Even children have learned to appreciate the benefits and drawbacks to witness accounts. For instance, children welcome supportive statements from friends, but despise statements from snitches. In a courtroom, a snitch’s honesty is respected. Still, the court strives to determine the veracity of the account given by any of the witnesses.
Times when a witness’ account proves most valuable
• It offers information on what was happening in the moments leading up to a given accident.
• Statements in the account could provide insight as to the nature of a collision.
• A witness could state whether or not a traffic light was green, red or yellow before each of the vehicles that collided actually entered a given intersection.
• Witnesses can testify to the actions taken by a driver that has disappeared from the scene of an accident.
At times a witness’ account might conflict with the statement made by the plaintiff or one of the other witnesses.
In such a situation, the plaintiff’s lawyer would want to get a feeling for how clearly the witness saw what was taking place. Where was he or she standing at that particular time? Did the person that witnessed the event usually wear glasses or contact lenses; were those being worn on that particular day?
Any witnesses need to acknowledge the fact that a certain amount of time has passed since the event that triggered the filing of a personal injury claim. A good Injury Lawyer in Cambridge can make use of that fact, when seeking to evaluate the veracity of a witness’ account. Some people have better memories than others.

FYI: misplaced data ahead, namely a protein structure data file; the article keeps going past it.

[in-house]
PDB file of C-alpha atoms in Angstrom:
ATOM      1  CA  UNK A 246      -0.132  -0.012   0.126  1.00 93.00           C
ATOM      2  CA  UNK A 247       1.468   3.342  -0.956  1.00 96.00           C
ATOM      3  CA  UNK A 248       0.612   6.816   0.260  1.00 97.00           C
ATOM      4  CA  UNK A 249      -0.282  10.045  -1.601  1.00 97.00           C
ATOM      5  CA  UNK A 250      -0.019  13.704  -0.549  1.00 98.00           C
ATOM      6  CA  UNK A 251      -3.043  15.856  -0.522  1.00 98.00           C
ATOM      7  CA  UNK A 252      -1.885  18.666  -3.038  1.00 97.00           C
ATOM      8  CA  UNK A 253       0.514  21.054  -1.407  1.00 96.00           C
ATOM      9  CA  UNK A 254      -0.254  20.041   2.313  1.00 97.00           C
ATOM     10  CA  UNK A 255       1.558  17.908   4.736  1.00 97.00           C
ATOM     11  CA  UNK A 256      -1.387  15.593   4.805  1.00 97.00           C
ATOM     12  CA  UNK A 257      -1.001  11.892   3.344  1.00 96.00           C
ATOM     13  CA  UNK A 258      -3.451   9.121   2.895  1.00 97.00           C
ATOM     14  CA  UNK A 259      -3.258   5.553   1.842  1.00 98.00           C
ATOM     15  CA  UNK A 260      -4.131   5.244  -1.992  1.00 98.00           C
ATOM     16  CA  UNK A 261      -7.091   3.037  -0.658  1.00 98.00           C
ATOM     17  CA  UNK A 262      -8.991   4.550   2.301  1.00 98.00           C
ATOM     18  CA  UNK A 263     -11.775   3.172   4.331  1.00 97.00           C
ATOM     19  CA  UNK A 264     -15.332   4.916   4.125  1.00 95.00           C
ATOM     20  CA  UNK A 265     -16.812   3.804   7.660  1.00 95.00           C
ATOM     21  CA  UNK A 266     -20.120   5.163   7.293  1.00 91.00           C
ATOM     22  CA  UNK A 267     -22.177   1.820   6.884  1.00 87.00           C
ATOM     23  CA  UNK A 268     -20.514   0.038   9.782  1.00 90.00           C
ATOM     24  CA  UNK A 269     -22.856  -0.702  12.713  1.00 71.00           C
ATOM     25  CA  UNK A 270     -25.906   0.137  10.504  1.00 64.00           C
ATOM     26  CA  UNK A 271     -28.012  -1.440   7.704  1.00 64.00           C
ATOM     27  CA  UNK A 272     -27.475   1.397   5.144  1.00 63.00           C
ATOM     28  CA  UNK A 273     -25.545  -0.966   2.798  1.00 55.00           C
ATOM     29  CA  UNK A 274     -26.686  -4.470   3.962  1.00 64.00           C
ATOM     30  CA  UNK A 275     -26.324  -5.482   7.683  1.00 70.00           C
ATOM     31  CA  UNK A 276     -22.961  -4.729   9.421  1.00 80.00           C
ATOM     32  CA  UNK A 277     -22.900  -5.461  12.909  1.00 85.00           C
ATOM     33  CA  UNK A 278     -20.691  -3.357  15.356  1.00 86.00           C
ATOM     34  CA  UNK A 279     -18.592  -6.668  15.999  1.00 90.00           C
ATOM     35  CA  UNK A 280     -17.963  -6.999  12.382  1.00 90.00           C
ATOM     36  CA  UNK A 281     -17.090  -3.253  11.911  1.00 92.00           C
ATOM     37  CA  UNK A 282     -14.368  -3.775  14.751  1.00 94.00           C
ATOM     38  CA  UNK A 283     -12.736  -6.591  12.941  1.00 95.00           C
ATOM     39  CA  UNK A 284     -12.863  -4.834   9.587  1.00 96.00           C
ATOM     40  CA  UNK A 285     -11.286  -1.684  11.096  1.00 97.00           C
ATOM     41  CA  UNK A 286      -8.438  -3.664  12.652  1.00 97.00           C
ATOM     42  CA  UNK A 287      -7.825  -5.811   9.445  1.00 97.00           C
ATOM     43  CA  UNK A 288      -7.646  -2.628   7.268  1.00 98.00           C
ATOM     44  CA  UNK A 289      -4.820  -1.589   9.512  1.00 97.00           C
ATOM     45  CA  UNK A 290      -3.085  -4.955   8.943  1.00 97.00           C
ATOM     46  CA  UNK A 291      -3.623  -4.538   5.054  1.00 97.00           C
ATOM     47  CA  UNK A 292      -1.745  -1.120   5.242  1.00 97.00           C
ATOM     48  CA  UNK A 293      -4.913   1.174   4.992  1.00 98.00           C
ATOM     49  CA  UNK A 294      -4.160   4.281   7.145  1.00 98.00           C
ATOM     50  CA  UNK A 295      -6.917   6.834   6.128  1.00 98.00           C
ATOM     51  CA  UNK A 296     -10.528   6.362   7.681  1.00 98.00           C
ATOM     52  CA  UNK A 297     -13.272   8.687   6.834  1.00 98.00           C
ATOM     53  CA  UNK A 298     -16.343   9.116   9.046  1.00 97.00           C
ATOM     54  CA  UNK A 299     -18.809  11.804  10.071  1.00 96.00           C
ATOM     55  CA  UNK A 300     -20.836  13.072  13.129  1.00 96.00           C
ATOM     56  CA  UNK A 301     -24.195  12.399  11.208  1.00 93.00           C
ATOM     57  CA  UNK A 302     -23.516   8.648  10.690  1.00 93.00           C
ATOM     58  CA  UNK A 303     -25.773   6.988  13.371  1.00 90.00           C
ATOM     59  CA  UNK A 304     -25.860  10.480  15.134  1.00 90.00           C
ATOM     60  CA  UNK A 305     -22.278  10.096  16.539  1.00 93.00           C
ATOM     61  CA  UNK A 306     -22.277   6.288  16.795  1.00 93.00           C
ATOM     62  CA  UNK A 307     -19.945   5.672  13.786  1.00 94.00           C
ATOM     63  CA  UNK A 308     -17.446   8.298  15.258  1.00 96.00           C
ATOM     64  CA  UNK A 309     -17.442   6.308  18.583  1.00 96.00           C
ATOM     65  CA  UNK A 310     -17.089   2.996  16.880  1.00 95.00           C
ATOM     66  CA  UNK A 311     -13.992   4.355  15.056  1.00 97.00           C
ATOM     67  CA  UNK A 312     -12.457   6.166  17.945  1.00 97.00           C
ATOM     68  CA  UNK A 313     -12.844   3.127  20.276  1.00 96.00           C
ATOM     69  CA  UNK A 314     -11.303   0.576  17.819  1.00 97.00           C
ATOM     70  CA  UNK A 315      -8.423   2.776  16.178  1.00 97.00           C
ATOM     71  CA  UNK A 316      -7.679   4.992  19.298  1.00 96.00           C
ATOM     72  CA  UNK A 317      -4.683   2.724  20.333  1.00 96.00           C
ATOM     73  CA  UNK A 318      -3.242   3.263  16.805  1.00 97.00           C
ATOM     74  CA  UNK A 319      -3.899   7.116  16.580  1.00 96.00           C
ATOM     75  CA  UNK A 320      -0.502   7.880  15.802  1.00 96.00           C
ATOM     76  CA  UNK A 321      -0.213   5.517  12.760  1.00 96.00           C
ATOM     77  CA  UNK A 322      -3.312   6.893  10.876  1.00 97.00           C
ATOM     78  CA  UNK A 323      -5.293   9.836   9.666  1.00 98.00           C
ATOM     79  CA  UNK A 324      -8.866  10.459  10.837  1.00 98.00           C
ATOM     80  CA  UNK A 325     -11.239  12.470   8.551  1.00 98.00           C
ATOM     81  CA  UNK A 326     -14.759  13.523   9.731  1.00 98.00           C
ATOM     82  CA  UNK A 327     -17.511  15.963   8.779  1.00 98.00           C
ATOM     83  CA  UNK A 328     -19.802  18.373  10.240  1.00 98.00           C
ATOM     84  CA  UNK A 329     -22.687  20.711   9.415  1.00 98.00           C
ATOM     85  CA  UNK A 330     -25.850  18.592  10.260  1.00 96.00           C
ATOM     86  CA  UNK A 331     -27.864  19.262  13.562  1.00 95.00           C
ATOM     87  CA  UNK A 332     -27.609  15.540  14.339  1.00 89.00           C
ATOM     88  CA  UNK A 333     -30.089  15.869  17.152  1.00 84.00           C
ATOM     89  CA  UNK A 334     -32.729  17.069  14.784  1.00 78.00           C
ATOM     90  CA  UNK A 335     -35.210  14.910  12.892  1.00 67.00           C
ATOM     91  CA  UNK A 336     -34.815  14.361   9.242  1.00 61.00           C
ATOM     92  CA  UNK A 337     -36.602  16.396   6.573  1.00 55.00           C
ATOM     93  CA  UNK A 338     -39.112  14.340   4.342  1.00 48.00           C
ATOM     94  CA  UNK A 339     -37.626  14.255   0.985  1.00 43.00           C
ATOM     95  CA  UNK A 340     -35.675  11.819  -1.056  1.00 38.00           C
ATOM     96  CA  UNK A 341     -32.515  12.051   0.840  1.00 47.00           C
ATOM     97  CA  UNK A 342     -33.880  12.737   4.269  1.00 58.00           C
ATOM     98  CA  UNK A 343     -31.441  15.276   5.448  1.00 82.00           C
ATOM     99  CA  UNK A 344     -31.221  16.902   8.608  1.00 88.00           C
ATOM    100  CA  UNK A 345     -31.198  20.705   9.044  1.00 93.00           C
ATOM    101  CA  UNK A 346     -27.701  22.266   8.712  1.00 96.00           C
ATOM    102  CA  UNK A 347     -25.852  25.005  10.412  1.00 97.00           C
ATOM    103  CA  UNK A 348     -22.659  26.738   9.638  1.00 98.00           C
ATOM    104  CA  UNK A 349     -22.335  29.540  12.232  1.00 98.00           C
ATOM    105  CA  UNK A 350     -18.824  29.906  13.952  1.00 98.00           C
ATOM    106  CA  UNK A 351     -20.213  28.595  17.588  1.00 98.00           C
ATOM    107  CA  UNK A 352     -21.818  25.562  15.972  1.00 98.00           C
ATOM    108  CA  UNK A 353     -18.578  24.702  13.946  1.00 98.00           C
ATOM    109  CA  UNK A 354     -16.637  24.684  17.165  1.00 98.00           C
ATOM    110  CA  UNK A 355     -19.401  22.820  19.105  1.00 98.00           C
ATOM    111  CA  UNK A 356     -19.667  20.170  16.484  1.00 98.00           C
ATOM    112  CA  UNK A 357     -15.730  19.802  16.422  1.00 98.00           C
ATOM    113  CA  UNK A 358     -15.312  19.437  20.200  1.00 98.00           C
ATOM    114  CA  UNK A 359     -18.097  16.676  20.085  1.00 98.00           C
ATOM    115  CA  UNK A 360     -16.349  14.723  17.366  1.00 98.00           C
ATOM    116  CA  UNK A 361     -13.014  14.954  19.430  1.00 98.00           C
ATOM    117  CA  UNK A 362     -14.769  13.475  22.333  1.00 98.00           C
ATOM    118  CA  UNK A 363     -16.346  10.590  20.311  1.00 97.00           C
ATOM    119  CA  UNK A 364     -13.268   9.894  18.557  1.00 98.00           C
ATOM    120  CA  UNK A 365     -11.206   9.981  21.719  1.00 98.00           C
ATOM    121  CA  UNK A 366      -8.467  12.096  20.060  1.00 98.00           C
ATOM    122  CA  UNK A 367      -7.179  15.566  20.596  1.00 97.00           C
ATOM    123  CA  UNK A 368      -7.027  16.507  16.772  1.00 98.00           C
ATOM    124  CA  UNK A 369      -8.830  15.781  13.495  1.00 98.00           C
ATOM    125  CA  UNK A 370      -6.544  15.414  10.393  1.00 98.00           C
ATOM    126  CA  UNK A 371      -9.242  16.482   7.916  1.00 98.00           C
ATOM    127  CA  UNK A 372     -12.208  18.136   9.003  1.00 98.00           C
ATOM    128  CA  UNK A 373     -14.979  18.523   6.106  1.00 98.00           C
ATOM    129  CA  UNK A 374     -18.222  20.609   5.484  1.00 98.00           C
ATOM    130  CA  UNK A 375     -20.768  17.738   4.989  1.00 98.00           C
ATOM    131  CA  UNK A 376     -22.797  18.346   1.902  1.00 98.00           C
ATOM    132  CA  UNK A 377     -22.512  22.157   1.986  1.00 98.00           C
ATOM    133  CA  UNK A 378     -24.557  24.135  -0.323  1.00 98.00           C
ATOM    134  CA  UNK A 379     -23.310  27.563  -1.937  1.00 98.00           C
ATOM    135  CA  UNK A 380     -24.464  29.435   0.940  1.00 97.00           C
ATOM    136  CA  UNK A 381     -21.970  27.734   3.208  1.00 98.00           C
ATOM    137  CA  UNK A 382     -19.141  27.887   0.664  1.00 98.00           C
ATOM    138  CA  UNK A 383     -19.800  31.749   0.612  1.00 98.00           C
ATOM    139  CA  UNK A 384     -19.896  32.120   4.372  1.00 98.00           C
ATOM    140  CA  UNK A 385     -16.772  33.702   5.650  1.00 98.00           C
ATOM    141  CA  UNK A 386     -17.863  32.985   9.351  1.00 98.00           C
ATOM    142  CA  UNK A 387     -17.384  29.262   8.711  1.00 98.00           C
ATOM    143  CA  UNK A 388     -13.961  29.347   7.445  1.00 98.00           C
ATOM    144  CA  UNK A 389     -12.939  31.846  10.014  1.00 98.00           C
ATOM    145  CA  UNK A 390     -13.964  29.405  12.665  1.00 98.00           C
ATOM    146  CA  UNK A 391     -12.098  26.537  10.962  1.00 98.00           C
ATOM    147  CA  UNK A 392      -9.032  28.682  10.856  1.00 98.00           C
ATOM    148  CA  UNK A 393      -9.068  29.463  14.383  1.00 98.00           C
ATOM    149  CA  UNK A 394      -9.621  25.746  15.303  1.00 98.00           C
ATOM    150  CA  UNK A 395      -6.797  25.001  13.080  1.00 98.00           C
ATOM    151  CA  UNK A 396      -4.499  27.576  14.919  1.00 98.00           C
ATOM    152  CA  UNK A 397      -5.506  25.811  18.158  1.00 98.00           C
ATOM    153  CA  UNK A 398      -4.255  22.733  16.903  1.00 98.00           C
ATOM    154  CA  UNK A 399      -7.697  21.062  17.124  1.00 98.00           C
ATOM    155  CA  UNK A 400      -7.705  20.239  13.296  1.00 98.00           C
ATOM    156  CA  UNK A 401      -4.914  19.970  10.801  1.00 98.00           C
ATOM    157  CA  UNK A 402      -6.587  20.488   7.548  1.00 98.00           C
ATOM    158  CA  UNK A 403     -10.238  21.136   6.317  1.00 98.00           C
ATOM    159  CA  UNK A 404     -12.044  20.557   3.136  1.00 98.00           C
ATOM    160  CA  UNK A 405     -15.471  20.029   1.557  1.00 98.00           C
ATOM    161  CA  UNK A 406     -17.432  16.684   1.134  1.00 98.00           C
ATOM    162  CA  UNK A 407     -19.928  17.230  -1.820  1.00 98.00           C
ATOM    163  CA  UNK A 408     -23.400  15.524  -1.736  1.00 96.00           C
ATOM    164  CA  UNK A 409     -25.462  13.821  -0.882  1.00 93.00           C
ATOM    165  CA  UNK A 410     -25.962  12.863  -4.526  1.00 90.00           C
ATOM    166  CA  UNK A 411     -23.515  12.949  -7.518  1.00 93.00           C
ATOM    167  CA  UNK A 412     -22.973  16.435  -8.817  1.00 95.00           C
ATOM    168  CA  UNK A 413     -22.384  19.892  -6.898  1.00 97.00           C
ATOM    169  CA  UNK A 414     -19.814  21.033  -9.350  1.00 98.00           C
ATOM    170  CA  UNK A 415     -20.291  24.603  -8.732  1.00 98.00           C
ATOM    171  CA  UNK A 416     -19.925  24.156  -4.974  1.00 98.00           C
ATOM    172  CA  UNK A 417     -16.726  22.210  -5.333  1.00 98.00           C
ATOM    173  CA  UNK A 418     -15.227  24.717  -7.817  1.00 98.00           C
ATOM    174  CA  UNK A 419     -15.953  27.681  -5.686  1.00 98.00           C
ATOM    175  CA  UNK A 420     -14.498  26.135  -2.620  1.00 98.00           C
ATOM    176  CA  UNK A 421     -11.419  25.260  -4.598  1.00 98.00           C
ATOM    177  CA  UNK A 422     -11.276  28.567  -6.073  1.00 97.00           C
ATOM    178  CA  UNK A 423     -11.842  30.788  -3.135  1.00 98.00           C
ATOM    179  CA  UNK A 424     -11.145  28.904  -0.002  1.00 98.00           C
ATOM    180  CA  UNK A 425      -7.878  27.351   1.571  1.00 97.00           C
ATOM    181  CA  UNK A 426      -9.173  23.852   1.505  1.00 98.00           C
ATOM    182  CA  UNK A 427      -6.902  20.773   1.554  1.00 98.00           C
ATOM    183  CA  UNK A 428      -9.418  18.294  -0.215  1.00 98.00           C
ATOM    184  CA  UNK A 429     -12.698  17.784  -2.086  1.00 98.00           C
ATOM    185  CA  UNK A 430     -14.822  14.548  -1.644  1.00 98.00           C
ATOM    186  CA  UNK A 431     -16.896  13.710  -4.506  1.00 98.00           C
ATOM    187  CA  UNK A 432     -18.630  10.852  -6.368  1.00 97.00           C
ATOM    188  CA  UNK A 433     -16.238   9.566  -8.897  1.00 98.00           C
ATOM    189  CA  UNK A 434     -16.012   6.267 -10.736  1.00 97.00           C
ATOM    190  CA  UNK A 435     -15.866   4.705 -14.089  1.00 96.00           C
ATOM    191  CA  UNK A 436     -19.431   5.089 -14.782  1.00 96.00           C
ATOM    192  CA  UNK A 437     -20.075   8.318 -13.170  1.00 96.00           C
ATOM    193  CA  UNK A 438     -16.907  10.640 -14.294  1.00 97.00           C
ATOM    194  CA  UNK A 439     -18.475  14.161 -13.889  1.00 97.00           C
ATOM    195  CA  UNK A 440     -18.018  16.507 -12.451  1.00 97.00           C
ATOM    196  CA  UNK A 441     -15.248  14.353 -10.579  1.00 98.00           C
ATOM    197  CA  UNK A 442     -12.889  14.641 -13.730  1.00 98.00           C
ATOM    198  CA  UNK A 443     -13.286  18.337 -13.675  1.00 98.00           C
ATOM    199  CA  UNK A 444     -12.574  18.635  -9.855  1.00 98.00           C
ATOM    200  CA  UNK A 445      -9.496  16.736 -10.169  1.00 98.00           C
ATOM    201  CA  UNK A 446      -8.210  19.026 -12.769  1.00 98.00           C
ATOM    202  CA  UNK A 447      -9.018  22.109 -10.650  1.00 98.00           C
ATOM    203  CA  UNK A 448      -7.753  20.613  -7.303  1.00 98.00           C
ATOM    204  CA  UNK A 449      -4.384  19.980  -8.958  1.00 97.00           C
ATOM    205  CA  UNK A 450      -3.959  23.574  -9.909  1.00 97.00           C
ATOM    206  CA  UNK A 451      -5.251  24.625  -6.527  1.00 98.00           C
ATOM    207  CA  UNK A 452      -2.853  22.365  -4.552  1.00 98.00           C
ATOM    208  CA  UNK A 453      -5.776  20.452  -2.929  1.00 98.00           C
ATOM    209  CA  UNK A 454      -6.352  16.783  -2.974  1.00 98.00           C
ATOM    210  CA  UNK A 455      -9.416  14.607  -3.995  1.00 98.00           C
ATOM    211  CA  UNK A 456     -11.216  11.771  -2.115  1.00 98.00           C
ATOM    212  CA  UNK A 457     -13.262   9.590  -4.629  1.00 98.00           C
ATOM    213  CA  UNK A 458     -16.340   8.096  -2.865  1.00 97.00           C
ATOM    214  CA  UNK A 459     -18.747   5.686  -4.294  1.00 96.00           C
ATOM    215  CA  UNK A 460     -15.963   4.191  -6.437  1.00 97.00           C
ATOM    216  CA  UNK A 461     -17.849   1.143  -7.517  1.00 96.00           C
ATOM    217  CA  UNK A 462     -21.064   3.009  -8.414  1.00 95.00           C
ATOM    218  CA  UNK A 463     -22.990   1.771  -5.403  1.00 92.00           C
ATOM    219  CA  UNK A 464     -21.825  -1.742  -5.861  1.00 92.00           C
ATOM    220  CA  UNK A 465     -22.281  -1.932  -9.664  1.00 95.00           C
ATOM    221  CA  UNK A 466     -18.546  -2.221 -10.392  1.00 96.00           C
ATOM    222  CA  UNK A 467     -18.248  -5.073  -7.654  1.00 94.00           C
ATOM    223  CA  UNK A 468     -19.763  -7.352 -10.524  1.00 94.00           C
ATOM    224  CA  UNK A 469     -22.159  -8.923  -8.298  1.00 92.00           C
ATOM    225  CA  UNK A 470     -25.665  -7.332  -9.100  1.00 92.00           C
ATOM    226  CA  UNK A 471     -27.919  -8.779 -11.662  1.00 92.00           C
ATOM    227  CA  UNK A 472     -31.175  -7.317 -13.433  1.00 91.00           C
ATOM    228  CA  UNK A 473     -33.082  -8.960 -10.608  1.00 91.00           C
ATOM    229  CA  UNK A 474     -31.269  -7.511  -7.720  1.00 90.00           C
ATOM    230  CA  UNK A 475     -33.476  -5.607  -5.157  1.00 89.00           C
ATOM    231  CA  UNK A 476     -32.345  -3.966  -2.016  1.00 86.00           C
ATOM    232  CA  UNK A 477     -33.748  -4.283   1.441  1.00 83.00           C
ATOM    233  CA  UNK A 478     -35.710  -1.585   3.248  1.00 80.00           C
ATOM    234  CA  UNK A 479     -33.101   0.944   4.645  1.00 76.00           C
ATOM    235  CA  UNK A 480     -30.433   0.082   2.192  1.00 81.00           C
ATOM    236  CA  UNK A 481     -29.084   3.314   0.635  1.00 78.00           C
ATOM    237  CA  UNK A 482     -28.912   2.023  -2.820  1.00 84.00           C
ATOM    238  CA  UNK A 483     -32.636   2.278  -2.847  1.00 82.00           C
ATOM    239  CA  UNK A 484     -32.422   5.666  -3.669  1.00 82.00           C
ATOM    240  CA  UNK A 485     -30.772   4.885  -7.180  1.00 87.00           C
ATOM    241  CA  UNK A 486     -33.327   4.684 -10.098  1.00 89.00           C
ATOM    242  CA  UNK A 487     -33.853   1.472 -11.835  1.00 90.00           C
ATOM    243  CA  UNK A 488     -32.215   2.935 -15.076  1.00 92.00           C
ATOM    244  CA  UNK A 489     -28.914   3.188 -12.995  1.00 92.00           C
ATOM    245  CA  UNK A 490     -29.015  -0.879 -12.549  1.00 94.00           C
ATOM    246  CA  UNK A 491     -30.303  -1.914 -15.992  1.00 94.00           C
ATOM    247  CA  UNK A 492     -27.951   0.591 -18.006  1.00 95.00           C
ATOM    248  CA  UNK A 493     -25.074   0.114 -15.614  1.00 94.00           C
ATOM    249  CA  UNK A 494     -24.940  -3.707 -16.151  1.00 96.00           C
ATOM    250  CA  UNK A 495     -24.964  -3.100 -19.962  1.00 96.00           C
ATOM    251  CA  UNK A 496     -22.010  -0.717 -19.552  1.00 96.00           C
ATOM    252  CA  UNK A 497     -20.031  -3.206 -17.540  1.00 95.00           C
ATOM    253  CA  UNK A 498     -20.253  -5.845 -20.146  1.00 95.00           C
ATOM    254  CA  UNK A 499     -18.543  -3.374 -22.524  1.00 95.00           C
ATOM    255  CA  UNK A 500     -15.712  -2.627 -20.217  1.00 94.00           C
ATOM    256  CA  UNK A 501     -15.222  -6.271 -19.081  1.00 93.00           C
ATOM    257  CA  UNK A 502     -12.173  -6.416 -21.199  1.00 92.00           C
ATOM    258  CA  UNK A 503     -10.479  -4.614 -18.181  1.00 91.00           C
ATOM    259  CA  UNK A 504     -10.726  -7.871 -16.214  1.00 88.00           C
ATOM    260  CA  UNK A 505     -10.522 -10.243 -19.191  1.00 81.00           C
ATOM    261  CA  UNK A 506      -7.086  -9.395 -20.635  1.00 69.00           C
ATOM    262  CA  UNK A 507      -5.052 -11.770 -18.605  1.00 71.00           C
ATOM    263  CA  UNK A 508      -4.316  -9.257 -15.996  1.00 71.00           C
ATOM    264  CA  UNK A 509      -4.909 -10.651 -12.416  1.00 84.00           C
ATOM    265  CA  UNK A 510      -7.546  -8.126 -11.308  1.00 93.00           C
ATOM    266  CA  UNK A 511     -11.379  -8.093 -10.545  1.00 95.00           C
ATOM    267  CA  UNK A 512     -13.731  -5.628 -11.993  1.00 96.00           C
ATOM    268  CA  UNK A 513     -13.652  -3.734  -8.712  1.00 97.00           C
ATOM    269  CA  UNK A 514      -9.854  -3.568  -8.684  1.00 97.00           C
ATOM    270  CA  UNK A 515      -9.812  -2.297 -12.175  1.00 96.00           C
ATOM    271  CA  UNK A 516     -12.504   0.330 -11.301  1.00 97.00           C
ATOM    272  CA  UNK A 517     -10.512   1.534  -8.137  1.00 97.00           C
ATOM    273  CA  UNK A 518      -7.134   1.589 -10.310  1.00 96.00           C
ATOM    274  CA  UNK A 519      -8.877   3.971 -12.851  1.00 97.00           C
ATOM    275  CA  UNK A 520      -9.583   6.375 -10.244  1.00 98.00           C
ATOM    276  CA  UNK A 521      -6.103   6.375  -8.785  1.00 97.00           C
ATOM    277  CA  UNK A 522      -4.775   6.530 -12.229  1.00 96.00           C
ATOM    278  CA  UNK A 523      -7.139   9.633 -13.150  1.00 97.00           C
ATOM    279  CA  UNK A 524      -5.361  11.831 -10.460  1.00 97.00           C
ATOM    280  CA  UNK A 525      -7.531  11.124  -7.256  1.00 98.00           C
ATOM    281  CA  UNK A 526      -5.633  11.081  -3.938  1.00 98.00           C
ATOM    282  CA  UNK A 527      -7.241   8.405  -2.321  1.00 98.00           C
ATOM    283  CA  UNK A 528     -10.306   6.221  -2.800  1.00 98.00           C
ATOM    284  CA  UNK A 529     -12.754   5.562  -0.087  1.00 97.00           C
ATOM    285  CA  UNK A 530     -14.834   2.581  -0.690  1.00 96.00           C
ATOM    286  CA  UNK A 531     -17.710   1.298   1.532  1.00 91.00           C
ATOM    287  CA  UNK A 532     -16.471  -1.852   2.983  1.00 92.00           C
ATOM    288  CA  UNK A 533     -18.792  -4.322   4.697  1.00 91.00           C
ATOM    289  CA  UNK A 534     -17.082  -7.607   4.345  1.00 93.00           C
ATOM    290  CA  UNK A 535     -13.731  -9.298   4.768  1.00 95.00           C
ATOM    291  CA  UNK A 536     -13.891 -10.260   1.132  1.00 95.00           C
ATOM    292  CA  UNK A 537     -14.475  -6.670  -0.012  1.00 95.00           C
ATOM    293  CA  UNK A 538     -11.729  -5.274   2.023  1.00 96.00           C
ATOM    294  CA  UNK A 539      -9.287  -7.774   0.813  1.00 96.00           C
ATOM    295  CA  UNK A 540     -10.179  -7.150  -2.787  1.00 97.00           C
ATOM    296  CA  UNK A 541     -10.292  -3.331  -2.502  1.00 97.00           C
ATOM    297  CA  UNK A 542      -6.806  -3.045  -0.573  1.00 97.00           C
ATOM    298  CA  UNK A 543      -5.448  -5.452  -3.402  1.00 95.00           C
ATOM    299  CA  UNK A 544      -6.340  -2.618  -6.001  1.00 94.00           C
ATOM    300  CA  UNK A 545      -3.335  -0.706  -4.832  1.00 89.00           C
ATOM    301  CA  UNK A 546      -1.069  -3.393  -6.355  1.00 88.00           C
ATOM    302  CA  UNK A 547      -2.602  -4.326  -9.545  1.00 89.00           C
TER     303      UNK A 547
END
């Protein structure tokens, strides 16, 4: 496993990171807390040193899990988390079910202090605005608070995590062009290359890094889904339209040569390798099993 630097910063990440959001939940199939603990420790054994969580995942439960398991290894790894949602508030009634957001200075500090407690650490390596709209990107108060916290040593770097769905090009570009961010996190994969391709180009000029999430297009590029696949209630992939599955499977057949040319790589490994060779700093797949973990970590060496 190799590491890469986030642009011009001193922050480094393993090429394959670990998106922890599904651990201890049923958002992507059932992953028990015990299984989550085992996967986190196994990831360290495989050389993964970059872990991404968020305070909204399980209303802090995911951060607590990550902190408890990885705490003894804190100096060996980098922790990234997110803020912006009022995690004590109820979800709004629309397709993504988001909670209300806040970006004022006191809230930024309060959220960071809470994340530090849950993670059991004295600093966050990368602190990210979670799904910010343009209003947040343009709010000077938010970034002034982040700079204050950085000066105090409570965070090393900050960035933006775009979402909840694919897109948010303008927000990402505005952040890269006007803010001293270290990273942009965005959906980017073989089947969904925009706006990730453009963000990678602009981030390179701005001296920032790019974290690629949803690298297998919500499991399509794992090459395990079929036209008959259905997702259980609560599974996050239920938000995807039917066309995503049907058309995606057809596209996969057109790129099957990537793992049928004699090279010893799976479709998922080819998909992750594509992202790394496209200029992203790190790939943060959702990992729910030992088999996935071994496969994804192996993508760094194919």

No person can alter the location from which he or she viewed a particular accident. No person can reduce the amount of time that might have passed since an event that led to the filing of a personal injury claim. Yet anyone can make a point of being honest; on the other hand, some witnesses have been known to offer false testimonies.
Experienced lawyers have learned how to deal with the latter sort of witnesses. Those lawyers understand how to reach an answer to this question: Is this witness’ account creditable? Their skills can prove most helpful in situations where not all the witnesses’ accounts are in agreement.
That situation might arise in a courtroom where two parties involved in a traffic accident point their fingers at each other. There could be two witnesses, with no two of them offering the same story. Then an attorney would need to examine the facts presented in each of the stories. It could be that one of the witnesses had been a passenger, and had left one of the colliding vehicles before the police arrived. That is always a possibility.